Introducing Quicksaves with Rollbacks

Today I’m announcing Quicksaves, which is a hosting feature I recently built. They’re essentially a daily WordPress snapshot containing only themes, plugins and version numbers. While this might seem very similar to a daily backup it solves a completely different set of problems.

Backup snapshots are overkill for most situations.

Let’s say you want to know which version of a plugin was installed 2 weeks ago. If you’re using a product like ManageWP you might check their logs. The thing is ManageWP, like any WordPress management tool, only knows what updates were made through it’s own tool. It doesn’t have the full picture of updates. That leaves the backup snapshot to answer this simple question. It’s a cumbersome process which involves downloading the correct backup snapshot, extracting and examining the files in order to figure what was installed on a particular date. That’s way too painful yet often a reality that most are left with when attempting to troubleshoot problems.

There are other problems with a backup snapshot. For example, if you’re a highly active e-commerce or membership website you’d most likely never attempt a full site restore as it would destroy anything changes since the backup was made. That means every time your pulling from a backup snapshot your most likely cherry picking files to restore. Which is especially painful for sites with large backups.

Quicksaves are like a time machine for your themes and plugins.

All of this functionality is available right now to all Anchor Hosting customers from the hosting dashboard. Before I explain any further, here is a quicklook at Quicksaves.

Quicklook at Quicksaves
Quicklook at Quicksaves

Problem #1 Solved: What changed and when?

Quicksaves takes daily inventory of themes and plugins which solves a pretty big problem with WordPress, “what changed and when?” I prefer to give my hosting customers full control over their site. That means they are free to install, update or remove themes/plugins whenever they wish. This does make maintaining a healthy site a bit more difficult, however I’m not interested in the alternative which would be a fortified prison. WordPress should be yours, and free to do what you wish with it.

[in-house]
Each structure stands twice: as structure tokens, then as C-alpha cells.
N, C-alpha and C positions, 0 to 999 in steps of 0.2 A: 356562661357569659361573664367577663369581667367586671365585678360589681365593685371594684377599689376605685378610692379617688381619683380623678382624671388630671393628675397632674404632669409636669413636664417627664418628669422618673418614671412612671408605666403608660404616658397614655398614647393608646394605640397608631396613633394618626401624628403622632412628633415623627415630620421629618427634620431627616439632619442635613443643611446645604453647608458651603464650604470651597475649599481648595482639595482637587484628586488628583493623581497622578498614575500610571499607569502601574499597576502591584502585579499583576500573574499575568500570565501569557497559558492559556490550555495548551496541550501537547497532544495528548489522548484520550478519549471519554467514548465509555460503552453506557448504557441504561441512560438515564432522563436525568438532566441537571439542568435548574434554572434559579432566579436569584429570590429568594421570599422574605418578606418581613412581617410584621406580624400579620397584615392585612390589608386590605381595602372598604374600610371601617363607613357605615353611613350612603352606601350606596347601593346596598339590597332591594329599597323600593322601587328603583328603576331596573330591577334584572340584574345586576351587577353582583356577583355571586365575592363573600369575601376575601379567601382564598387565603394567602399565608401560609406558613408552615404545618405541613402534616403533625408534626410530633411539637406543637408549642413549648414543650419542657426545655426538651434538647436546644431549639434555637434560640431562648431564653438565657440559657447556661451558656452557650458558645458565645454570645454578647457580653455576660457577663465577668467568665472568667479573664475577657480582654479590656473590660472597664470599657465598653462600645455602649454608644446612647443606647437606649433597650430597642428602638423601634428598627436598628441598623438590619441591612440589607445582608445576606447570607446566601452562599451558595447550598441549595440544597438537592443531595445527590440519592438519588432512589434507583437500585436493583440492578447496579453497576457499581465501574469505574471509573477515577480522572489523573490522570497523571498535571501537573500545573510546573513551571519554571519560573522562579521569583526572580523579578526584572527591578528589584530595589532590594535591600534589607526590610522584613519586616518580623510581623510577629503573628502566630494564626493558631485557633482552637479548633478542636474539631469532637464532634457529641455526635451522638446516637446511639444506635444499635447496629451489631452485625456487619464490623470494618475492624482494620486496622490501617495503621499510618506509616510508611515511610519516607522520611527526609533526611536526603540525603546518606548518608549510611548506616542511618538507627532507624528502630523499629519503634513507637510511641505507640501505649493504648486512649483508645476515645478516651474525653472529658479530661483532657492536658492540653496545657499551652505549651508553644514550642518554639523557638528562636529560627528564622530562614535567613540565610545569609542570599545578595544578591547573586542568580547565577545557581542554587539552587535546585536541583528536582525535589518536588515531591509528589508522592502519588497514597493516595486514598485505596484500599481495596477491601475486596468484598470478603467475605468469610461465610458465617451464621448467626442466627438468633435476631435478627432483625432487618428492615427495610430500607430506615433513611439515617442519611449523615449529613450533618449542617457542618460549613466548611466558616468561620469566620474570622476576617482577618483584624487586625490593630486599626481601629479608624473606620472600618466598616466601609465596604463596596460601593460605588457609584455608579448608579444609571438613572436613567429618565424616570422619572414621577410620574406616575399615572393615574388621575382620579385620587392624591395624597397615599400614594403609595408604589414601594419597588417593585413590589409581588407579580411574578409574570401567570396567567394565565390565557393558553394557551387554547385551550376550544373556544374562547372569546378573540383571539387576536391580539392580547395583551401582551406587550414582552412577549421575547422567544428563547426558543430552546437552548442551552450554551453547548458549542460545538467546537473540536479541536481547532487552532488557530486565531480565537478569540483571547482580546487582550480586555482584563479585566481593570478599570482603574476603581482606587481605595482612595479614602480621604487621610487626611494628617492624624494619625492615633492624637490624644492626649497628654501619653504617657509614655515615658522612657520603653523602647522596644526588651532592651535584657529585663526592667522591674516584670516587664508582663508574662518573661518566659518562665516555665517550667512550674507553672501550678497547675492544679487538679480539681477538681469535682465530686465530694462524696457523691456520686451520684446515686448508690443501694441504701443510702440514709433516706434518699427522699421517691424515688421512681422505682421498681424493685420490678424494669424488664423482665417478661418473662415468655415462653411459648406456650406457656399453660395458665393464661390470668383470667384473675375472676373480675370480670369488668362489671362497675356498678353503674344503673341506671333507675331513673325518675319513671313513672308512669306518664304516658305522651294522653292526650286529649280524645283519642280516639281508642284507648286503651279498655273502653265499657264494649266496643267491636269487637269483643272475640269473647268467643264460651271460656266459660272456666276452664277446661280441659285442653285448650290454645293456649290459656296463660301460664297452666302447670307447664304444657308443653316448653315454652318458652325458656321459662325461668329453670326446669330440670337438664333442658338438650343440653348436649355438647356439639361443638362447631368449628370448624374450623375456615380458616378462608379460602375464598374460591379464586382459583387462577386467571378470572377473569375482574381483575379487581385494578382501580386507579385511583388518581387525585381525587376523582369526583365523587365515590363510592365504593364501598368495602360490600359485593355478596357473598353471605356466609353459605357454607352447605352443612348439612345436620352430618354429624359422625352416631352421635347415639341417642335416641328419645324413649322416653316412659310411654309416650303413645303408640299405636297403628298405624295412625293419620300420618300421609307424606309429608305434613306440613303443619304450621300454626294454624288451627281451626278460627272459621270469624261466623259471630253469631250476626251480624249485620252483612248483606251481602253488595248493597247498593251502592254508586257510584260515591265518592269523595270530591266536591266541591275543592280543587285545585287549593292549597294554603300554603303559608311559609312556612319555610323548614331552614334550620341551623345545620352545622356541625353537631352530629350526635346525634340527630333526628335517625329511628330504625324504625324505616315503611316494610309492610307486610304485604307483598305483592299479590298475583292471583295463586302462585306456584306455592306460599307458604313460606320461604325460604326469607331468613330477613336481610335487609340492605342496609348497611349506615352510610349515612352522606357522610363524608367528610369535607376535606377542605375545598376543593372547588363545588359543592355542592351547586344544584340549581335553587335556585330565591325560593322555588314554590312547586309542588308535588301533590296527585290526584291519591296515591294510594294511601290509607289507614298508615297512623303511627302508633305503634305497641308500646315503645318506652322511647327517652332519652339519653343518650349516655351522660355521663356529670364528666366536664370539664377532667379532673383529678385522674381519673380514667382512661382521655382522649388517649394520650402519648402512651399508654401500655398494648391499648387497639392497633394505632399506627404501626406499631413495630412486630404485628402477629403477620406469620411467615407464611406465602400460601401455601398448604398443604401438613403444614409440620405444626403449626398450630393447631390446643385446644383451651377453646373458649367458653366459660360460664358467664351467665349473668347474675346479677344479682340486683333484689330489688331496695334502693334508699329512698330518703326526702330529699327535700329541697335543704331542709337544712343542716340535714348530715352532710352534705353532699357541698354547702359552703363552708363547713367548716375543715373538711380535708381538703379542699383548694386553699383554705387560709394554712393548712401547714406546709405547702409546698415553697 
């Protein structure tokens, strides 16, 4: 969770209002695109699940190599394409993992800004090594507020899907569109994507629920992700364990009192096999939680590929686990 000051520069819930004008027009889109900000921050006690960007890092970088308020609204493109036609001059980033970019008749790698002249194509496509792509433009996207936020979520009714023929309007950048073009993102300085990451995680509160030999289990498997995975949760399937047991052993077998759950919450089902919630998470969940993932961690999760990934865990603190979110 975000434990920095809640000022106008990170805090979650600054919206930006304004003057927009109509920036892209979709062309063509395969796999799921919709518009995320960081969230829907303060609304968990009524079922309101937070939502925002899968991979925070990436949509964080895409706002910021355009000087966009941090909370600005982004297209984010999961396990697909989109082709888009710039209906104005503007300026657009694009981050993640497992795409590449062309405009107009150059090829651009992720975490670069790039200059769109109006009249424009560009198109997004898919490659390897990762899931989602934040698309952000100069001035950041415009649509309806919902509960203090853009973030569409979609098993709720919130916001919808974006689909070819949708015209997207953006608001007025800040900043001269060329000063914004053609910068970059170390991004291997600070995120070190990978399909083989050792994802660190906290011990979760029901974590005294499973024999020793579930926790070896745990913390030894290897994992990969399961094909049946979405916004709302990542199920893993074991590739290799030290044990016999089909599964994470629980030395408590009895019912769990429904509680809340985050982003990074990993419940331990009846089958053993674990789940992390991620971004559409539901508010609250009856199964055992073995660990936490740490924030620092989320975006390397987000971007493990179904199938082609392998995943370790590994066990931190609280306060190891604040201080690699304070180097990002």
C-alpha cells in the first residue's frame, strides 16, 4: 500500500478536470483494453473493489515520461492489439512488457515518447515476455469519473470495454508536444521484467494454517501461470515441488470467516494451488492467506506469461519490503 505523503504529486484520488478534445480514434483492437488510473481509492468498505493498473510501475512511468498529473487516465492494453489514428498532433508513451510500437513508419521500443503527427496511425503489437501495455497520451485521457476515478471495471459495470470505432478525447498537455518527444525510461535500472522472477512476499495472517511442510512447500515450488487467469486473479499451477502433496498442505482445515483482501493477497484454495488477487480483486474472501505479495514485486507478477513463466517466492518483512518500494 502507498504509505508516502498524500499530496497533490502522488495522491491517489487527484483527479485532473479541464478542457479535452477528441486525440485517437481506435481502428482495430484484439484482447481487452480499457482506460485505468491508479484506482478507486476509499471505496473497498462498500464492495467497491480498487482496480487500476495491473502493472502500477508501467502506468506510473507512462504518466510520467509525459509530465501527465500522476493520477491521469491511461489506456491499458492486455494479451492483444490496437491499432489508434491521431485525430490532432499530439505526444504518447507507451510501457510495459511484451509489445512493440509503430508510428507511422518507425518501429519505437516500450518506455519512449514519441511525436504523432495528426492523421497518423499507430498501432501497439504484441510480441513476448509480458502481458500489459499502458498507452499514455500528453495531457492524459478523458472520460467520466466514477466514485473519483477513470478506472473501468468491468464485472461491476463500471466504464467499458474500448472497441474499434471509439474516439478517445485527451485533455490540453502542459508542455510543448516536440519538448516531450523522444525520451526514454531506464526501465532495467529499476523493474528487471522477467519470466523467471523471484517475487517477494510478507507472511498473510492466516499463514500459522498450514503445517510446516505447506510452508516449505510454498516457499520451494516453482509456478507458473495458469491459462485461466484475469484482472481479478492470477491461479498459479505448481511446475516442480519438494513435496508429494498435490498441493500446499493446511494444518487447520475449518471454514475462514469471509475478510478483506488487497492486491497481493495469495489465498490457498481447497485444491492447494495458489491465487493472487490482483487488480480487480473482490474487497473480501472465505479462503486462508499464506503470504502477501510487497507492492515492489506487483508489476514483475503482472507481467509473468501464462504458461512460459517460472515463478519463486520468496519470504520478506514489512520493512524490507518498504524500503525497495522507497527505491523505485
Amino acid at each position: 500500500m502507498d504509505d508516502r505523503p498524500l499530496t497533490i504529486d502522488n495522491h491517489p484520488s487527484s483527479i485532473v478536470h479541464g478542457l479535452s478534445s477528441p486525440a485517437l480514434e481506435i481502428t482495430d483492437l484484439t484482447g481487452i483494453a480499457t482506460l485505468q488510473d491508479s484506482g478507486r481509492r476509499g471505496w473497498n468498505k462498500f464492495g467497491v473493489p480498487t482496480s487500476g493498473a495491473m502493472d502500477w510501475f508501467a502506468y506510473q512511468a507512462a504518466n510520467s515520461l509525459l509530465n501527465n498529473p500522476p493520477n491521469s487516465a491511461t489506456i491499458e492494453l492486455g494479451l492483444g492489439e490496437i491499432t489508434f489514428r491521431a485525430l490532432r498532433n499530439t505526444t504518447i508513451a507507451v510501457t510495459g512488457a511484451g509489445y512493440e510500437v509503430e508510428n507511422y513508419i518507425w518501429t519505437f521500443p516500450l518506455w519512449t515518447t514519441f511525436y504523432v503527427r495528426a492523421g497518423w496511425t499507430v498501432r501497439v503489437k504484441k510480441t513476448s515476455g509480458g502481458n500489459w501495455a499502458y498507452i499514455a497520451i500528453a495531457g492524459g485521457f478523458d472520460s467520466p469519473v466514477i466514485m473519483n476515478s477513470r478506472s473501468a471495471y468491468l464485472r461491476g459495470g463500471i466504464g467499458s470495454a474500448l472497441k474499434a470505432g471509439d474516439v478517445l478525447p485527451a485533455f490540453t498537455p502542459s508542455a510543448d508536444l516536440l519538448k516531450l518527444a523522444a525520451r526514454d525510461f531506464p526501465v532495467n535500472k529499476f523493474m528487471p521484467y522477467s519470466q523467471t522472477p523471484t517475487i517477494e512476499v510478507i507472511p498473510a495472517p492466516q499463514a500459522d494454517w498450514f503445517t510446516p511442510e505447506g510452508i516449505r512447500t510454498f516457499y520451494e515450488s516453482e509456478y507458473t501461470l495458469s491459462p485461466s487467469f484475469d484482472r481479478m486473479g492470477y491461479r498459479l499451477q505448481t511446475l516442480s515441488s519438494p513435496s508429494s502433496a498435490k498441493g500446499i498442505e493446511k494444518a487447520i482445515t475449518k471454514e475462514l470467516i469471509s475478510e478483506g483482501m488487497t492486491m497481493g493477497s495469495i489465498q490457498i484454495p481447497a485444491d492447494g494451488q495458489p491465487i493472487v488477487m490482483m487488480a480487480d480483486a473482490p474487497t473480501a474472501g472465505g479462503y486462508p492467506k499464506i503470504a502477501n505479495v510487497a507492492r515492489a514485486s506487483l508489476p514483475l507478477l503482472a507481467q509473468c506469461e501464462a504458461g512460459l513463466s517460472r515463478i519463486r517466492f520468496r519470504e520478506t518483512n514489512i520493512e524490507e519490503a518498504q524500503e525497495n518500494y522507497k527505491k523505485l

Most times I’m doing the theme/plugins updates, however that’s not always the case. With today’s wide range of WordPress management solutions it’s nearly impossible to track who actually did the theme/plugin update. It could have been myself, another WordPress administrator, the host provider, a plugin with automatic updates enabled, another 3rd party maintenance plugin like ManageWP, iThemes, WP Remote and the list just goes on and on. From a troubleshooting standpoint, I don’t really care who did the update. I just care to see what files changes and when. This is all possible with Quicksaves.

Problem #2 Solved: Quickly rollback only the files which changed.

If you’ve ever opened a support ticket with any reputable plugin author, they’ll start by asking the question, “Has anything changed recently?” It’s a valid question as it will most likely contain the information necessary to recreate and resolve the issue.

It’s true sometimes things break when keeping WordPress up to date. Having a one click button to selectively rollback an individual theme/plugin update is not just a nice thing to have, it’s completely necessary. This again is solved with individual rollbacks.

Quicksaves are not a replacement for backups.

As awesome as Quicksaves are, they are not a replacement for backups. Backups are still necessary for the times you accidentally delete that photo or something catastrophic happened. I will say I can’t imagine hosting a WordPress site without Quicksaves. Since implementing Quicksaves I’ve significantly reduced my need to pull from backups. 

Quicksaves with rollbacks are a dream for WordPress maintenance professionals.

If you’re a web developer interested in implementing Quicksaves for yourself, I’d highly recommend you check out CaptainCore, my hosting toolkit. Currently in closed beta with an expected public beta by the end of 2018.